After the death of Frederick the Great in 1786, his nephew Friedrich Wilhelm II became the new King of Prussia and, like his predecessor, made the Court in Potsdam a center of musical composition, this time with great emphasis on the cello. The King himself was a dedicated amateur that had brought the French cello virtuoso Jean Louis Duport to be his personal instructor. Other composers that were commissioned to write for the King included cellists such as Boccherini (who never traveled to Potsdam, but sent his works from Spain), Romberg (a close friend of Beethoven’s) and Duport’s brother Jean Pierre. Beethoven traveled to Potsdam in 1796 where he performed both of the op. 5 Sonatas with Duport and presented them with his dedication to the King. The works are almost without precedent in that the cello sonata until then was almost exclusively a continuo sonata, that is a texture in which the melodic material of the cello would be complemented by a bass line and harmonies partially improvised by a keyboard instrument. The set up here is completely different, with both instruments sharing the melodic spotlight and with a fully integrated and written out keyboard part. Moreover, the original title of Sonatas for pianoforte and cello may be more faithful to the nature of the works in which, particularly in the highly idiomatic and technical sections of transitions and developments, the piano takes the virtuoso lead with the cello keeping a decidedly secondary role. Both Sonatas keep an early classical model of two movements, where the first Sonata form is preceded by a slow, rhetorical and recitative-like introduction and the second movement is a standard Rondo form full of the humor that would be lacking in so much of his later music. What is conspicuously not Haydnesque is the more dramatic and even striking juxtaposition of dynamics, surely an influence of the French works he so admired by Gluck and Cherubini (these sudden changes would become a Beethovenian trademark in later years). Also, in the first movements, the longer and more elaborate developmental sections here coexists with the more conservative classical binary form, where each section (exposition and development-recapitulation) is repeated. Why and how Beethoven’s musical style changed so quickly and radically after 1800 was not because of lack of acceptance or success. Indeed, by 1800 Beethoven was seen as a worthy successor to the Viennese tradition of Mozart and Haydn, his works were being published in Germany and abroad, and commissions came in faster than he could fulfill them. His first “academy” (a self-presented concert for financial benefit of the composer) in 1800 had introduced his Symphony No. 1 to much success and his continued work as a pianist put him at the forefront of the virtuosos of the day. A personal crisis in the way of his ever-increasing deafness as well as the political upheaval of the Napoleonic Wars would confabulate for this aesthetic shift to take place. The history of music would change because of it.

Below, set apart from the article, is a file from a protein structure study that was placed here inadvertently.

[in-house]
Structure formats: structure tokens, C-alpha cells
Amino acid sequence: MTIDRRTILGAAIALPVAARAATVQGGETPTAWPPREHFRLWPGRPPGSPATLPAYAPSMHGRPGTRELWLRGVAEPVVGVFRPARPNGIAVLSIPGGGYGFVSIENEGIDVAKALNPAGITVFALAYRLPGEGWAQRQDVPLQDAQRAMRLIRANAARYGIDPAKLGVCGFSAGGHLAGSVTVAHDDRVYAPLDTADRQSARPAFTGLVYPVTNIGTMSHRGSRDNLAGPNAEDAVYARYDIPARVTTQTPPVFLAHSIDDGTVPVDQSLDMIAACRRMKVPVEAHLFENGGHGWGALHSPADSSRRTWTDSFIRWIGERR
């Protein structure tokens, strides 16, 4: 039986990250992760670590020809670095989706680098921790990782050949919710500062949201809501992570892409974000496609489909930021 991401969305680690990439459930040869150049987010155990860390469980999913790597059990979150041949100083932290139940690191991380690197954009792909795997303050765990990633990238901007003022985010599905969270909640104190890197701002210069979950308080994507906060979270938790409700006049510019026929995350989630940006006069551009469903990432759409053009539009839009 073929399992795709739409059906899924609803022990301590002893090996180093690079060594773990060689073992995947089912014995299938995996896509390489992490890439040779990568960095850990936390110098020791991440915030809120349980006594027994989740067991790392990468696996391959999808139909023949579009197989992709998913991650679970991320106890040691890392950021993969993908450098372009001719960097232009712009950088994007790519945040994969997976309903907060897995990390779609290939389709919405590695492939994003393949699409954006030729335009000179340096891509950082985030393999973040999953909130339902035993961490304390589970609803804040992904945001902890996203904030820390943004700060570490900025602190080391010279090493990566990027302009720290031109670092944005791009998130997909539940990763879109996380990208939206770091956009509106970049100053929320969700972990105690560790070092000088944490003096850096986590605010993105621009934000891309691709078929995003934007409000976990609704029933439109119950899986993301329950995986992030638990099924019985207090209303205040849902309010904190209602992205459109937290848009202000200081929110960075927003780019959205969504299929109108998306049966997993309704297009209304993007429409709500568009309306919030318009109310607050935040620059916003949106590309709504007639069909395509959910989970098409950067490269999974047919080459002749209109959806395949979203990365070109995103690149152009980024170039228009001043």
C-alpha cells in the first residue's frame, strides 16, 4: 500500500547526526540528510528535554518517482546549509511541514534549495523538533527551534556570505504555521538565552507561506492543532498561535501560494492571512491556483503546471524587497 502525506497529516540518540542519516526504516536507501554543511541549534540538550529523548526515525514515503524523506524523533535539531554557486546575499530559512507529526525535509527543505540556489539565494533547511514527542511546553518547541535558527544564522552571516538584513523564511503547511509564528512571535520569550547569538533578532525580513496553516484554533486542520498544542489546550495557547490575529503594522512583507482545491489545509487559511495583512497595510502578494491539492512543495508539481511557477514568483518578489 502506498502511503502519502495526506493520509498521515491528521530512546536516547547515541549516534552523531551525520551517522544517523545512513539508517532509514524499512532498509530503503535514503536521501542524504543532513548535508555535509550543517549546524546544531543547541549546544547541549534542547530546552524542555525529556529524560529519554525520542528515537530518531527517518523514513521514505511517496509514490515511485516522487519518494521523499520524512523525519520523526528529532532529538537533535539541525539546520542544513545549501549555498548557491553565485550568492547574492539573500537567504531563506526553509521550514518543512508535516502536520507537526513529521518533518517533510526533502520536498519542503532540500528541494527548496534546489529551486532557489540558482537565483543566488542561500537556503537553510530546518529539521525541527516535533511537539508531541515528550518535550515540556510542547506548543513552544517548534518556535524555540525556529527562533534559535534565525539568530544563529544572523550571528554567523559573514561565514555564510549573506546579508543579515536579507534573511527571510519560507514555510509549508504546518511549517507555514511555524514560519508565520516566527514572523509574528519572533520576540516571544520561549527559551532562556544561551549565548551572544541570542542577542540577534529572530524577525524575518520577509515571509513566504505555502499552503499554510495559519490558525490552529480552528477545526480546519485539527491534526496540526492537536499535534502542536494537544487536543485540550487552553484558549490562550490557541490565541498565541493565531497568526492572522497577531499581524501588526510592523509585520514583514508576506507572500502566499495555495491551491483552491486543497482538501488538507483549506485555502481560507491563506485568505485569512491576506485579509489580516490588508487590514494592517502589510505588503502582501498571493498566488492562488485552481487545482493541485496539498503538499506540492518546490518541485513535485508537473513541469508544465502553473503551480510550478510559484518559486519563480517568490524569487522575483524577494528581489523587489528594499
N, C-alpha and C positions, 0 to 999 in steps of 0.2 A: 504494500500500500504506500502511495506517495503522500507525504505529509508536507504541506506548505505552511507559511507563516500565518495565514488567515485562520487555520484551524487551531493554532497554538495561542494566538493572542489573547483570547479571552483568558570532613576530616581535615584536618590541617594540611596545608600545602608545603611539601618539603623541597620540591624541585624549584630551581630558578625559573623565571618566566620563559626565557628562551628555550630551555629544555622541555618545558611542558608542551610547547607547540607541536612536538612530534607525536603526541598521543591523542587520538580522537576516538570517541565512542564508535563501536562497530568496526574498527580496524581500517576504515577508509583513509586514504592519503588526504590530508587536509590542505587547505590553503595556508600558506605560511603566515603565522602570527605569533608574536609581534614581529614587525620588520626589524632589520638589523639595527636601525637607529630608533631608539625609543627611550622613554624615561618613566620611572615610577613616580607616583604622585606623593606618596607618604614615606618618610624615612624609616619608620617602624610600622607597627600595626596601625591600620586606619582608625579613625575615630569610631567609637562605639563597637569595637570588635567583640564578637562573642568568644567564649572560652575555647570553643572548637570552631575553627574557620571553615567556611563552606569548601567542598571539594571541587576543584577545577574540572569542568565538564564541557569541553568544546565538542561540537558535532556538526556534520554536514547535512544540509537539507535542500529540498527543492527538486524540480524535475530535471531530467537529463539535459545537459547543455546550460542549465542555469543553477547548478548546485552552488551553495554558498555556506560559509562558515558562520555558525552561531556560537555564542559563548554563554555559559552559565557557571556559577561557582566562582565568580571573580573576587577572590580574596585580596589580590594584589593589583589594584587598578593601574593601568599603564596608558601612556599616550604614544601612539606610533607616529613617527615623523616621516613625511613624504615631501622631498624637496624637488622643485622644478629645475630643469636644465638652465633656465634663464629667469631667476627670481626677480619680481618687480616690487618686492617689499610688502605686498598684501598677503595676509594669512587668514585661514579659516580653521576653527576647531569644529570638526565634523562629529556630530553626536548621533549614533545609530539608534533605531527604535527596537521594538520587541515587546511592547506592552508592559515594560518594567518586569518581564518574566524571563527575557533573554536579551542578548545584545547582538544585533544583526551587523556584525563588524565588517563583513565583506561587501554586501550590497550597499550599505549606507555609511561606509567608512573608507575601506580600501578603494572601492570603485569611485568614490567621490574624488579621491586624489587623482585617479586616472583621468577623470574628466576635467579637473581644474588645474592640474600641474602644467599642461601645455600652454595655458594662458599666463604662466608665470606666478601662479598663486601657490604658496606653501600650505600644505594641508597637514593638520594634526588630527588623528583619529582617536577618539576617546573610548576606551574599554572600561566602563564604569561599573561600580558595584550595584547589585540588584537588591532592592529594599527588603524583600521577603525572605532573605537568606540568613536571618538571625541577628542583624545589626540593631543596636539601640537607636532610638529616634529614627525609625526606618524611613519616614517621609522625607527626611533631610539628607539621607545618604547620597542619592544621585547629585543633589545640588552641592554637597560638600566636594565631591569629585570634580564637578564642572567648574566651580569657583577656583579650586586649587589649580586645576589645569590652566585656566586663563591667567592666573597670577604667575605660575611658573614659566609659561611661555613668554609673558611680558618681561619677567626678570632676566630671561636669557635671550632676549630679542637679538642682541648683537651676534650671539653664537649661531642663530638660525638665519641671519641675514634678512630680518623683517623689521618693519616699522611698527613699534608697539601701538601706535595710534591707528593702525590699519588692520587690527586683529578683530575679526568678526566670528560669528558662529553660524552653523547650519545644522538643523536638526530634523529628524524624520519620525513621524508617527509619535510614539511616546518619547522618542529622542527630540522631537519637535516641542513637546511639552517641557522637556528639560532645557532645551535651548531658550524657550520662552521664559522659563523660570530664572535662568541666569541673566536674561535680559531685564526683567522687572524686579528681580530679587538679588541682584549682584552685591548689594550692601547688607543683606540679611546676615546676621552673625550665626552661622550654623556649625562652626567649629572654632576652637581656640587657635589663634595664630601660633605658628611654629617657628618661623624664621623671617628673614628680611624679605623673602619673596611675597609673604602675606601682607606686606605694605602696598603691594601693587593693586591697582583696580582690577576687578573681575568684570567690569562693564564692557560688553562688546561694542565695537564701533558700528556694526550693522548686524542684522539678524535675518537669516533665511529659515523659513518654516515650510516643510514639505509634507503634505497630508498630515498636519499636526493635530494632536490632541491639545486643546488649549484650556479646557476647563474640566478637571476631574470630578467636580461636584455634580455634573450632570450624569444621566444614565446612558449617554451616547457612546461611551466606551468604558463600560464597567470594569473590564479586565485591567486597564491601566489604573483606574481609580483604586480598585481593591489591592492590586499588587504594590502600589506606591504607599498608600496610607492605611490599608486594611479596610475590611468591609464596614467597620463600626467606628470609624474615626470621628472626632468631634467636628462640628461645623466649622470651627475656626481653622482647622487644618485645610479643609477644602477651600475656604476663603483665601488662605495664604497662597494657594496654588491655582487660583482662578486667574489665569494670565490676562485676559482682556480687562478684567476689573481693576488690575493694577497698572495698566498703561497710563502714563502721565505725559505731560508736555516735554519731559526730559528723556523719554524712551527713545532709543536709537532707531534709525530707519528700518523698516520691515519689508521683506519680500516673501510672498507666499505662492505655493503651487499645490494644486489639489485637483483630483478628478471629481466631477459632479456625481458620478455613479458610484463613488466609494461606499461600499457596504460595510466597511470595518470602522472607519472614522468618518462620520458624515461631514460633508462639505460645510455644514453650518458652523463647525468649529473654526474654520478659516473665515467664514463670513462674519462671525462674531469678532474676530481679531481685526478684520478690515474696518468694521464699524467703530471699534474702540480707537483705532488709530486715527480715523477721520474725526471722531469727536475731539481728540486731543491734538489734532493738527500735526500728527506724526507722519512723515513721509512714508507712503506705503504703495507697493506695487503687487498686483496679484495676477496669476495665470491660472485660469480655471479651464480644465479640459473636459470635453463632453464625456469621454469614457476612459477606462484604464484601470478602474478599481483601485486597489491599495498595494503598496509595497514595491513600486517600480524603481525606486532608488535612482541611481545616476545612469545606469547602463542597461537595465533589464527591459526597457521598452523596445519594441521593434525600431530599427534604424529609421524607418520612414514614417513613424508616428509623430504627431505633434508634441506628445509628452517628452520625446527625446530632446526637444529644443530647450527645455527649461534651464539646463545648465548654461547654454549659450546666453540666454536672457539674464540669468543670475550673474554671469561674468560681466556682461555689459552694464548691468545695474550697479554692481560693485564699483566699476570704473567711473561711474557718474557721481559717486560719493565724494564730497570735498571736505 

In the year 1800 Prince Lichnowsky began giving Beethoven an annuity that, presumably, would enable him to work beyond the commission model and explore projects of personal interest. All of this professional success came in stark contrast to the personal crisis that came about in 1802. By nature a personality of brusque manners and short temper, by his early thirties he had only a small social circle and an even smaller circle of female interests. This lack of social grace was without doubt compounded by his increasing deafness, a condition he first kept more or less secret and became the focus of great personal anxiety. His pattern of attaching himself to a family (as he did with Prince Lichnowsky or Countess Erdödy), as a sort of extended relative would time and again find the same dysfunctional fate as his own. When it came to romantic relationships with women, the pattern was one of seeking unavailable women of noble birth that reject him without fail. As a way of escaping social contact and overcoming this impasse, Beethoven took an extended stay in the locality of Heiligenstadt. What should have been a vacation, instead turned into a solitary and anxiety-ridden episode that climaxed in the writing of a letter to his brothers, thereinafter referred to as the Heiligenstadt Testament. Part last will, self-help, part confession and suicide note, he declares that only devotion to his Art kept him from killing himself. The letter, undelivered, was found among his papers after his death. Beethoven emerged form this experience with renewed energies and with a clear sense of mission regarding his work as a composer. Perhaps conscious of his debt to music for his salvation, the ensuing years prove to be among the most productive of his career.